Deputy Sheriff and School Resource Officer
I am writing this in the wake of the school shooting at Sandy Hook Elementary in CT. I am a certified deputy sheriff and a school resource officer. I have a confession to make. Before I became a school resource officer, I was a patrol deputy. I patrolled the county, made traffic stops and got mixed up in some of the more exciting parts of law enforcement.
When I was offered the school resource officer position, I took it with some hesitation. The perks were pretty good. I had regular hours, most weekends and school holidays off, and my own office. But my surroundings would be limited. I would no longer be able to travel the whole county. I could not make daily traffic stops, looking for the next drug bust and my aspirations for becoming an investigator would be put on hold.
Previous to my law enforcement career, I worked in a literacy program with preschoolers. I also raised four of my own children who are now adults, so I was no stranger to the stages from birth through high school. I decided to take the position. For the most part, I enjoy it. But... and here is the confession.. I sometimes found the job boring.
My school district is comparably small, in a rural area. It's a town where just about everyone knows your name. Some of the student's parents are my friends, and if there is any trouble, I can call them up on speed dial. Not much happens, and I suppose it is a good thing. The biggest problem with that, is that it can lead to complacency and a sense that I am not making a difference.
At the beginning of the school year, I read a book to my favorite kindergarten class. I gave each of them a star badge with a safety tip. The one they remember most is, "Keep your shoelaces tied." I know this, because everyday when I stop by to see them, at least one of them will hold out their leg and say "Officer Wendy, safety rule!" I squat down, rest their foot on my leg and tie their shoelaces. Many days, it felt like that was the extent of my duties... tying shoelaces and opening ketchup packages.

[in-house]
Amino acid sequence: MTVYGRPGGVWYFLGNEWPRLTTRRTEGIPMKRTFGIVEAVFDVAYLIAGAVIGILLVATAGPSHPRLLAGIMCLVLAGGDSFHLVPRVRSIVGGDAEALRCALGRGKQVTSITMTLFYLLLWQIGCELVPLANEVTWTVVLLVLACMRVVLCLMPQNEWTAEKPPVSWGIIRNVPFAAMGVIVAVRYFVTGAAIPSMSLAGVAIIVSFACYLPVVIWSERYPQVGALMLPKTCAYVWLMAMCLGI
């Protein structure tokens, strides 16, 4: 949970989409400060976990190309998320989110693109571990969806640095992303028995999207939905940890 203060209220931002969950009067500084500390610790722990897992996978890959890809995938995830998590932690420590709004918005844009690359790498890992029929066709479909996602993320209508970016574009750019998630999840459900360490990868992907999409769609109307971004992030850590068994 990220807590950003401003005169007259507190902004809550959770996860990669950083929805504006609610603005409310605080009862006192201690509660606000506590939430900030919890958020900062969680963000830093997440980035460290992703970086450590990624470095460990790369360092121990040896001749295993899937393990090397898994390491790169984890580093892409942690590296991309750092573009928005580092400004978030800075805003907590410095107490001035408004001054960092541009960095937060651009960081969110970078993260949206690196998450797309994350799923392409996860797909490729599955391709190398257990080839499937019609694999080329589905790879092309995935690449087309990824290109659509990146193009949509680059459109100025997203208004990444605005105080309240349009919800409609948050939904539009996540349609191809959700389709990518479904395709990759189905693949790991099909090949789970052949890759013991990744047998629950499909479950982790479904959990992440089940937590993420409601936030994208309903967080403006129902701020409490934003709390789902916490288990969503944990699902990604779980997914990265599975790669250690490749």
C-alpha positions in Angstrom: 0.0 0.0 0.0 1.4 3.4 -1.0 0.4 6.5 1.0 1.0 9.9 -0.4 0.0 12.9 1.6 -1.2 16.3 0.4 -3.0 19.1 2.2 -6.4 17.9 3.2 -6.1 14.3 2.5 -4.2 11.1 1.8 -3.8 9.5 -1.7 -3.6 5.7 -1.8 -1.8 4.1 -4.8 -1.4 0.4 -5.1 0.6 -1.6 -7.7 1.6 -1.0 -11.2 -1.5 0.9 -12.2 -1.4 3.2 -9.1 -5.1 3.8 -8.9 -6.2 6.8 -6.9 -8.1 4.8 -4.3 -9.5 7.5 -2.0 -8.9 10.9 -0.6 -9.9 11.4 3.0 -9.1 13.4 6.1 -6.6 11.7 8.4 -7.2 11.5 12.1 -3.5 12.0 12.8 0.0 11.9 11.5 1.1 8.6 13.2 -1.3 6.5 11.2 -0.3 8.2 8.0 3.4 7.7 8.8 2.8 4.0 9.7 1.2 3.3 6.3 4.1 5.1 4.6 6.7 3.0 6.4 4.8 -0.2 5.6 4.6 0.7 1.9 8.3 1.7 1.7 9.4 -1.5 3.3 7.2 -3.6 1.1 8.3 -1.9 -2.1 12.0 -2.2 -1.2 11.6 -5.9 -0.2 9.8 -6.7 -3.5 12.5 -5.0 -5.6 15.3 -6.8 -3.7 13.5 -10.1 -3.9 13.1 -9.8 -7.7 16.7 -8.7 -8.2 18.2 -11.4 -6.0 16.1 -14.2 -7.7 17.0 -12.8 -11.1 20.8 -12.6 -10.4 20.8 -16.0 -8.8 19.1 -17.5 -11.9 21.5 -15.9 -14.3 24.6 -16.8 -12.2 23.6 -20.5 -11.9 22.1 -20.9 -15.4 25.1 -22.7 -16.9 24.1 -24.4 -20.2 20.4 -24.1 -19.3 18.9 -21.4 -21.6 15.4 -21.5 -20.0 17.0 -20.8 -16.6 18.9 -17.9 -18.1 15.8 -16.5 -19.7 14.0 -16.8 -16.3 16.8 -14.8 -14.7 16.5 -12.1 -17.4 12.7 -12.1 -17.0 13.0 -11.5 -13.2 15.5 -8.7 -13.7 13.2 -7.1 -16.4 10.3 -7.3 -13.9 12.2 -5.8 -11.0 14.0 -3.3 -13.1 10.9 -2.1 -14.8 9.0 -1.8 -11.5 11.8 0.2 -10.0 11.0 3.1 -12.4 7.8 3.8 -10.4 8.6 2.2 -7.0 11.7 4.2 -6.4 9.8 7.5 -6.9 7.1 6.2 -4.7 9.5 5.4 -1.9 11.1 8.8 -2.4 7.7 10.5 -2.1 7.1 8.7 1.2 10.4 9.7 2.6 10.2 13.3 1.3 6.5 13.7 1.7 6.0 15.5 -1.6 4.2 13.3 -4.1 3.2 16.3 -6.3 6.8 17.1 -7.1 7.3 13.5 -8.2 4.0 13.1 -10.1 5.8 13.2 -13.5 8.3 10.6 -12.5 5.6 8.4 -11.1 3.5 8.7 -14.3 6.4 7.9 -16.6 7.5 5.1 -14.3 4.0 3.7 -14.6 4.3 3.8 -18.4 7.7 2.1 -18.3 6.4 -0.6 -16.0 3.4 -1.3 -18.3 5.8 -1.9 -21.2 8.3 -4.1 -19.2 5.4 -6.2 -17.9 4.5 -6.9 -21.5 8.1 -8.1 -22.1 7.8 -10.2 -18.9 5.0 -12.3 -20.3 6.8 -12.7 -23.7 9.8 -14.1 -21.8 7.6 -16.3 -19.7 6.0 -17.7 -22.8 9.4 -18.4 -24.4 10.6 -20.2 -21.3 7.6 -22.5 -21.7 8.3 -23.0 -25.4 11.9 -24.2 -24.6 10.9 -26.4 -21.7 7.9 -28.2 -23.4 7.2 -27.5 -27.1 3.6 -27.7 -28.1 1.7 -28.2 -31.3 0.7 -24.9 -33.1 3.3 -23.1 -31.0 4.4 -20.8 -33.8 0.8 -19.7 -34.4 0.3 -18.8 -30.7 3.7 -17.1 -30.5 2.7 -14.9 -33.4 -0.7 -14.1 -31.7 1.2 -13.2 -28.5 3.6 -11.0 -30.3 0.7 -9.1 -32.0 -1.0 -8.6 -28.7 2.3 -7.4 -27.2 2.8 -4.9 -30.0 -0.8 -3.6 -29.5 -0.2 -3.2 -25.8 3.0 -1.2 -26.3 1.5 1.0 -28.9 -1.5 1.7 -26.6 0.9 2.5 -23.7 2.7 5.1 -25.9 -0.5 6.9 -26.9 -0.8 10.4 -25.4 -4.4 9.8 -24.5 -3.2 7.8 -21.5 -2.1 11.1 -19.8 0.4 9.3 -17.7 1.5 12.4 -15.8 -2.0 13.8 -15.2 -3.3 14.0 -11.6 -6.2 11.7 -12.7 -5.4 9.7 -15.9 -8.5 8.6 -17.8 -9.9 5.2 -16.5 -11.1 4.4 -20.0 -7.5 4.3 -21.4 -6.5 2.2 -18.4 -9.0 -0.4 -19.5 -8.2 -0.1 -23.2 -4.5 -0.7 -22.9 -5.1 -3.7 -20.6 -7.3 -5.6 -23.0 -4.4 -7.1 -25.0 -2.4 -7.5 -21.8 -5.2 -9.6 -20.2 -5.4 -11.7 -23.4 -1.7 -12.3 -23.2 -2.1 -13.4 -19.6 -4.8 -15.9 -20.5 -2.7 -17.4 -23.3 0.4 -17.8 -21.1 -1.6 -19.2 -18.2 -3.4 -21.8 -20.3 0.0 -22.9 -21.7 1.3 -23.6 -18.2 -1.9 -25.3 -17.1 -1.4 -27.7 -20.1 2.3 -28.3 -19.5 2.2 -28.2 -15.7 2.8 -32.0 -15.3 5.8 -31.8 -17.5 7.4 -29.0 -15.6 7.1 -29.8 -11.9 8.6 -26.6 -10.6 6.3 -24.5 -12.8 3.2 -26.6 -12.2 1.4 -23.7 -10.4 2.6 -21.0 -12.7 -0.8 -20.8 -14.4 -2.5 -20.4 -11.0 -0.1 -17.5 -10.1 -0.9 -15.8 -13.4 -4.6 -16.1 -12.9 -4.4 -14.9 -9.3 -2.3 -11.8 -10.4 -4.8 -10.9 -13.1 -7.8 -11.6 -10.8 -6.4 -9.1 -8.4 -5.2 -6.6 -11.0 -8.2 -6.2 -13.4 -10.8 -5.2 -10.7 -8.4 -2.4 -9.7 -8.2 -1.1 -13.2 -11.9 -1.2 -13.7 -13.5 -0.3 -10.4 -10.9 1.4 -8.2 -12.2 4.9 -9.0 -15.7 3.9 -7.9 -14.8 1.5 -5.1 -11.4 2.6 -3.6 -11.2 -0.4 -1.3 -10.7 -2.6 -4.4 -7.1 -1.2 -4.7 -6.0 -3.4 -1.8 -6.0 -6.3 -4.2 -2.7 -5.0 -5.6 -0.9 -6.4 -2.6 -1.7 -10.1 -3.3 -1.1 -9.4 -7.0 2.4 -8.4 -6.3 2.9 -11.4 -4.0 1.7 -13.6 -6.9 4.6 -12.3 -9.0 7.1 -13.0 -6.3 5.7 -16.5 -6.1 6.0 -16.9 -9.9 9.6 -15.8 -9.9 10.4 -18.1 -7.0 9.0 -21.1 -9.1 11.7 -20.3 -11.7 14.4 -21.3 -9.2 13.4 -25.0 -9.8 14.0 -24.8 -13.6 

But then an event like Sandy Hook happens, and I am humbled and burdened.
After I heard the tragic news, I went to visit those precious children, and it was all I could do to maintain my composure. I understood then, that while I may not be making any big drug busts or solving a burglary ring, I have been given the responsibility of protecting those innocent lives. I am their line of defense.
That night, as I saw their faces in my mind, I grieved, as did the rest of the nation. And I made a decision. I will never take what I do for granted. I will continue to train and hone my skills. I will increase my proficiency in firearms and keep physically fit. I will be vigilant and continuously aware of my surroundings. I will not grow complacent. I will bear the responsibility of protecting the students and school staff with honor. And I will tie each shoelace and open each ketchup package with more love than I did before.
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- I am writing this in the wake of the school shooting at Sandy Hook Elementary in CT.
- Before I became a school resource officer, I was a patrol deputy.
- My school district is comparably small, in a rural area. It's a town where just about everyone knows your name.
- After I heard the tragic news, I went to visit those precious children, and it was all I could do to maintain my composure.
- While I may not be making any big drug busts or solving a burglary ring, I have been given the responsibility of protecting those innocent lives. I am their line of defense.